An Overview of Insect Classification

Insects are a very large, highly diverse group of small, mostly terrestrial and aquatic animals. They have a three-part body plan with a head, thorax, and abdomen, where six legs and (in most species) four wings are attached to the thorax, and the head has a pair of compound eyes and a pair of antennae.

Insects have by far the largest number of species of all known living things and make up the vast majority of species in Kingdom Animalia. Over a million have been described by science so far. Their relatedness to each other can get rather convoluted, which makes the scientific classification of insects into a Linnaean-style taxonomic tree a challenge.

The current insect classification includes 28 extant orders in class Insecta, subphylum Hexapoda, phylum Arthropoda, but there are numerous additional levels of subclasses, infraclasses, superorders, and suborders mixed in. (There are also a whole bunch of extinct orders – but that's beyond the scope of this article.) As with the scientific classification of anything, the exact organization is a perpetual work in progress.

Subclass Apterygota

Order Archaeognatha

Bristletails are a primitive, wingless group of insects with small, moveable appendages along their abdomens, which resemble bristles. They might once have been legs. There are about 350 species in two extant families, Meinertellidae and Machilidae.

Order Thysanura

The other primitive wingless group of insects are the silverfish and firebrats. These have flattened bodies with three long filament tails. There are about 370 species in four families: Lepidothrichidae, Nicoletiidae, Lepismatidae, and Maindroniidae.

Silverfish
Mayfly
Damselfly

Subclass Pterygota

Everything else in class Insecta has two pairs of wings, though in many species one or both pairs have been heavily modified, reduced, or completely lost. It was the evolution of flight that allowed insects to become so dominant and diverse in terrestrial ecosystems. There are more insect species with wings than all winged vertebrate species (present and past) combined.

Order Ephemeroptera

The 2,500 species of mayflies are aquatic insects with a larval stage that lasts up to a year, then an adult stage that lasts up to a day – just long enough to reproduce.

Order Odonata

Dragonflies and damselflies are large, aerial predators of other insects. They mostly live in aquatic habitats. There are about 6,500 species in two suborders – Zygoptera for dragonflies, Anisoptera for damselflies.

Infraclass (subsubclass) Neoptera

The next evolutionary advancement was the ability to fold the wings flat against the top of the abdomen. Mayflies, dragonflies, and damselflies can't do this, but everything else can (unless they lost the ability later on, such as butterflies).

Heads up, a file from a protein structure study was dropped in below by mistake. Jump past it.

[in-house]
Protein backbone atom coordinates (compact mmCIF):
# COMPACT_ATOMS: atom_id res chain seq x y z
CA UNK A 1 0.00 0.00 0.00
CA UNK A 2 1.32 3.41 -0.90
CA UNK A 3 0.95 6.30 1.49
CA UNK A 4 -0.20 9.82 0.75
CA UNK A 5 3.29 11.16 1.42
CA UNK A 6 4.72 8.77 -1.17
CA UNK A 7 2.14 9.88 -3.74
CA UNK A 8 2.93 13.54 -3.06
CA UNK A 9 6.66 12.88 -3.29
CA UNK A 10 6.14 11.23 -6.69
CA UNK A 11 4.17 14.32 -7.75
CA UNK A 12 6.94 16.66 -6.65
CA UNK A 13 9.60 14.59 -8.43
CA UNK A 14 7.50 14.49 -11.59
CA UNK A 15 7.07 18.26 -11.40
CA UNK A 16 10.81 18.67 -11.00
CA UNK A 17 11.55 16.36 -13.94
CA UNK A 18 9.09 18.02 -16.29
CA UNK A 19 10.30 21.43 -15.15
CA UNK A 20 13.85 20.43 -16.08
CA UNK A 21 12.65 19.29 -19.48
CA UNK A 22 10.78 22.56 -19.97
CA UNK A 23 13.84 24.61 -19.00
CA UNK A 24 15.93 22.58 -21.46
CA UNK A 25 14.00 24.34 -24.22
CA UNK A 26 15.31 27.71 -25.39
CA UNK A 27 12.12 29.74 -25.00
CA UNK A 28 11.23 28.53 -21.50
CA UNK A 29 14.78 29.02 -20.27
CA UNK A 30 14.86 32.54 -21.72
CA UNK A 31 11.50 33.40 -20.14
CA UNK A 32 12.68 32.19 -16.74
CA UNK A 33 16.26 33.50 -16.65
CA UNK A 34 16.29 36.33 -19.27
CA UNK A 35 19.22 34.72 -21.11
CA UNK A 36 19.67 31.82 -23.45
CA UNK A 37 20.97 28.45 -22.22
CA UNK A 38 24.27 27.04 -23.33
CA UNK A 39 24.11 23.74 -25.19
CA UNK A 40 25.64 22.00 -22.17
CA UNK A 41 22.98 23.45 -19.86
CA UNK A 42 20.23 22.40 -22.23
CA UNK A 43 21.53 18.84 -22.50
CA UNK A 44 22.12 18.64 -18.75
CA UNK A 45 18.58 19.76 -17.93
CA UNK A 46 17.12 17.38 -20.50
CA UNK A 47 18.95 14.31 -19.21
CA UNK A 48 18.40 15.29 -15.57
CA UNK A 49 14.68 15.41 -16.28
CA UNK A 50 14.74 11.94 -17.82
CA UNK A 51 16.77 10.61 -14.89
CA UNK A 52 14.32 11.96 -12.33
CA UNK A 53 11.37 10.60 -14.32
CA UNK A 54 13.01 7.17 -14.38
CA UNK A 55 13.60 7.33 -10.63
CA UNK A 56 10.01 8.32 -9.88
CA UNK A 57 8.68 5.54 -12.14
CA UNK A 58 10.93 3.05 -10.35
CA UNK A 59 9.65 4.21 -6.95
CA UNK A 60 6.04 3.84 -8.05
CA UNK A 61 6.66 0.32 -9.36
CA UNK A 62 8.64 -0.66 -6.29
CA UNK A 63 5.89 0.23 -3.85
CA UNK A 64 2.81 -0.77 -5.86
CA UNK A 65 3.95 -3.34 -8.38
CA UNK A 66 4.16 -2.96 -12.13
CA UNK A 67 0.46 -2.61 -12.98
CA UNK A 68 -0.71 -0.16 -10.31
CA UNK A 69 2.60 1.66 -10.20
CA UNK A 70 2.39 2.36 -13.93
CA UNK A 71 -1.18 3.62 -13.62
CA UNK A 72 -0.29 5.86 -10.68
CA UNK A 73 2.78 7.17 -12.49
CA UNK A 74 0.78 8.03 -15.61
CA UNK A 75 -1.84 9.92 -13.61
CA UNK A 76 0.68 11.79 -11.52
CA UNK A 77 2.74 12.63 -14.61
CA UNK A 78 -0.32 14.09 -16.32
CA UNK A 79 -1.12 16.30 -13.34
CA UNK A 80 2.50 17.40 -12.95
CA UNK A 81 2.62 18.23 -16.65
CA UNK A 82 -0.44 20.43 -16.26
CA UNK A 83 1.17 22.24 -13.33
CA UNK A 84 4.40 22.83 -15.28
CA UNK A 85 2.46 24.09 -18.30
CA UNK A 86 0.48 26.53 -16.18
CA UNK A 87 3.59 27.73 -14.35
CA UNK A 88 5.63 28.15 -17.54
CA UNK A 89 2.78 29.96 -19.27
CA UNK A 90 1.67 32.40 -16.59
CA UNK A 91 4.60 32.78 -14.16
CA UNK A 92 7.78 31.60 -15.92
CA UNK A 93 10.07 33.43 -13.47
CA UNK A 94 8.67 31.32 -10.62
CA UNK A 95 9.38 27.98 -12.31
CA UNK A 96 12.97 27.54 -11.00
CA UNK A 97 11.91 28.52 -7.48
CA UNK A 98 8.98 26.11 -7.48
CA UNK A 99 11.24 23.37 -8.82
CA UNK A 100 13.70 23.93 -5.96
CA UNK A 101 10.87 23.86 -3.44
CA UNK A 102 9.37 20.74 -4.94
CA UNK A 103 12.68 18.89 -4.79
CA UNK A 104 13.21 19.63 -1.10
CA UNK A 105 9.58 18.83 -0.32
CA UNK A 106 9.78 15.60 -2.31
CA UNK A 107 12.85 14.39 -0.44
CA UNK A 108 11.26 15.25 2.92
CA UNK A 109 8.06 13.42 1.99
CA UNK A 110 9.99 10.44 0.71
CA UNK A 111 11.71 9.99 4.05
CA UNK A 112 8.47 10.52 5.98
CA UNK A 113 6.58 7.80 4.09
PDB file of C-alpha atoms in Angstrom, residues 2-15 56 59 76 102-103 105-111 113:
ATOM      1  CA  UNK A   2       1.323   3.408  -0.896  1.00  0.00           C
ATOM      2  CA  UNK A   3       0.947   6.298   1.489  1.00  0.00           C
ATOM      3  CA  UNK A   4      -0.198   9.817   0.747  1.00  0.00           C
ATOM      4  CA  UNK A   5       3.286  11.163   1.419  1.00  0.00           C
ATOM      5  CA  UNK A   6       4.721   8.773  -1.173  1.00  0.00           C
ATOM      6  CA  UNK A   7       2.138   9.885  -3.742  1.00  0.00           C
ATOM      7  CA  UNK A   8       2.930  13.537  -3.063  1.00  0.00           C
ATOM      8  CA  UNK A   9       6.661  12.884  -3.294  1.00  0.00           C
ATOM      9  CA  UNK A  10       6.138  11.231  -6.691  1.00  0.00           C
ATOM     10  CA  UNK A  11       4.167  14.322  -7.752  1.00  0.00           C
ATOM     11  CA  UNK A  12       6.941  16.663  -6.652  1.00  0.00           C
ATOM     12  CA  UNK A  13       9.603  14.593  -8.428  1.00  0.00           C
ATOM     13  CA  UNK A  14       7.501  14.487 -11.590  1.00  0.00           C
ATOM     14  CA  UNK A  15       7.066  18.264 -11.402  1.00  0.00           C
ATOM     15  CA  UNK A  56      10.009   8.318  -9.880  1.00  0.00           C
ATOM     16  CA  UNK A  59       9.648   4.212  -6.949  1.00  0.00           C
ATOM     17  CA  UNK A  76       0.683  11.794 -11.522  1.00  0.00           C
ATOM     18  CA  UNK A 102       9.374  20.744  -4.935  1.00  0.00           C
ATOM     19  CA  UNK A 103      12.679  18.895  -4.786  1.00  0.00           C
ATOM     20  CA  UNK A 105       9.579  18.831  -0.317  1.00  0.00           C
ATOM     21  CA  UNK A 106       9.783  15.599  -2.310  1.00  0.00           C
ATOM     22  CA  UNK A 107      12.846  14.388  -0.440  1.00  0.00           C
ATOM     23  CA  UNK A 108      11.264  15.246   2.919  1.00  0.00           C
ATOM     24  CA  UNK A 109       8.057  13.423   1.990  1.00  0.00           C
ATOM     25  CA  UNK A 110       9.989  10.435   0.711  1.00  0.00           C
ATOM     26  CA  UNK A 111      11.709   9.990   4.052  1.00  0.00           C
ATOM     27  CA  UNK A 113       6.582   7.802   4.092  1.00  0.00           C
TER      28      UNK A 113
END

Stonefly
Grasshopper
Webspinner in gallery

Order Plecoptera

The stoneflies are aquatic insects that like cold, fast-flowing, very fresh water. The adults look sort of like grasshoppers, but with normal instead of hoppy back legs. There are about 2,000 species in 16 families.

Order Orthoptera

The actual grasshoppers, crickets, locusts, and katydids number about 20,000 species. They're known for chirping, hopping, and being major agricultural pests.

Order Embiidina

The webspinners spin silk webbing, which they use to create tubular living spaces called "galleries." They tend to live in colonies, which expand into new areas by spinning more galleries. Entomologists have described about 360 species out of an estimated 2,000.

Order Zoraptera

The 34 species of angel insects belong to one genus, Zorotypus, of family Zorotypidae. These are small colonial insects that look like tiny termites (but aren't related). They are fungivores that live in decaying logs, and are mostly tropical.

Order Dermaptera

The 1,800 species of earwigs like to hide in small, humid crevices. They eat plants and small insects. Rumors that they crawl into ears to lay eggs in the brain are greatly exaggerated.

Earwig
Leaf Insect
Gladiator (insect)

Order Phasmida

These are the stick insects and leaf insects – think "walking sticks." They look like sticks or leaves for camouflage. They're mostly nocturnal leaf eaters, and mostly tropical. About 3,000 species have been described.

Order Mantophasmatodea

The 15 species of gladiators look like a cross between stick insects and praying mantises (order Mantodea). They are carnivorous and found only in small parts of Africa, and thought to be most closely related to the Grylloblattodea.

Order Grylloblattodea

The 25 species of ice bugs are nocturnal detritivores found in cold areas, such as the tops of mountains. They look like a cross between a cricket (family Gryllidae), a cockroach (order Blattaria), and a Campodea bristletail (subphylum Hexapoda but not class Insecta). All of them are in a single family, Grylloblattidae.

In some insect classification schemes, Phasmida, Mantophasmatodea, and Grylloblattodea are part of the superorder Dictyoptera (see next page).

Superorder Dictyoptera

Continuing the scientific classification of insects within Infraclass Neoptera, the cockroaches, termites, and praying mantises are closely related to each other and traditionally thought to be in three orders:

Order Blattaria – 4,500 species of cockroaches

Order Isoptera – about 4,000 species of termites

Order Mantodea – 2,300 species of praying mantises

However, the exact arrangement of their phylogenetic tree is still open to question, with possible intermixing of species between orders. It's also possible that orders Phasmida, Mantophasmatodea, and Grylloblattodea (see previous page) should be included.